More than One Hundred Ancient Hanging Coffins Discovered in China
A cluster of 113 hanging coffins dating back 1,200 years have been discovered on cliff-faces and in caves in Zigui county, Hubei province, close to the site of the Three Gorges Dam in China. The finding constitutes one of the largest sets of cliff burials that have been found in China so far.
According to the English China News Service (ECNS), most of the wooden coffins were found packed into man-made caves known as “Caves of the Fairies”, located about 100 meters up the side of a cliff near the village of Yanglinqiao. Other coffins were wedged between rocks in the cliff-face.
Archaeologists say the coffins were made by the Bo people, an ethnic minority living astride the borders of modern day Sichuan and Yunnan provinces. There they created a rich culture as early as 3,000 years ago. They are thought to have died out around 400 years ago, taking the secrets of their burial customs with them.
In the latest discovery, some coffins were found wedged between rocks on cliff faces. Hanging coffin at the Shen Nong Stream, Hubei, China (public domain).
Hanging coffin burials linked to the Bo people have been found in several of China’s southern provinces, including Yunnan, Sichuan, Jiangxi and Fujian.
According to Cui Chen, curator of the Yibin Museum, hanging coffins come in three types. Some are cantilevered out on wooden stakes. Some are placed in caves while others sit on projections in the rock. All the three forms can be found in Gongxian, where most of China's hanging coffins are located.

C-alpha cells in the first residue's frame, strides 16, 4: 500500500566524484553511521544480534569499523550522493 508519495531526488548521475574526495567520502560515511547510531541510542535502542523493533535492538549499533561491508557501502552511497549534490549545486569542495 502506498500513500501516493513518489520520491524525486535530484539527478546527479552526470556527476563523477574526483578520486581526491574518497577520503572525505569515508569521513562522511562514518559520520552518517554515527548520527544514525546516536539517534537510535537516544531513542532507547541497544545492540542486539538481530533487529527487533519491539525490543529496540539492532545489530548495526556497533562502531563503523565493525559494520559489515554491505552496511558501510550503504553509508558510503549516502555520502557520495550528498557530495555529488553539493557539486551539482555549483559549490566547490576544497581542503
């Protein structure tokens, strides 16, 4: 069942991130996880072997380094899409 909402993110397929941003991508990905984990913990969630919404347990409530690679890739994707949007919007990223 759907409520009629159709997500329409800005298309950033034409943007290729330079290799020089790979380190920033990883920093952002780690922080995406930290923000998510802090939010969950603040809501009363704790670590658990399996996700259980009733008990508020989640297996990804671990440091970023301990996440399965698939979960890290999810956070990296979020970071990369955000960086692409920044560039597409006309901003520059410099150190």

Each coffin is made from a hollowed out single tree trunk and was originally protected by a bronze cover.
The hanging coffins are somewhat of a mystery, as it is not clear how the heavy wooden coffins were carried up the cliffs. Some believe the coffins must have been lowered down with ropes from the top of the mountain. Some think the coffins had been put in place using wooden stakes inserted into the cliff face to be used as artificial climbing aids. Others believe that scaling ladders or timber scaffolds were used. However, investigators have failed to find even a single stake hole.
The reason for hanging the coffins is also not known for certain, though it is speculated that they were hung on cliffs to be within reach of the gods. Others theorize that it was to keep animals away from their dead.
Hanging coffins have also been found in Sagada, Luzon Island, Philippines, made by an indigenous tribe known as the Igorots.
Hanging coffins at Sagada, Philippines.(public domain).
Following the discovery of the coffins, the Zigui Cultural Relics Bureau have said that the coffins will now be protected under cultural heritage laws.
Featured image: Hanging coffins of the Bo people in China (public domain)
By: April Holloway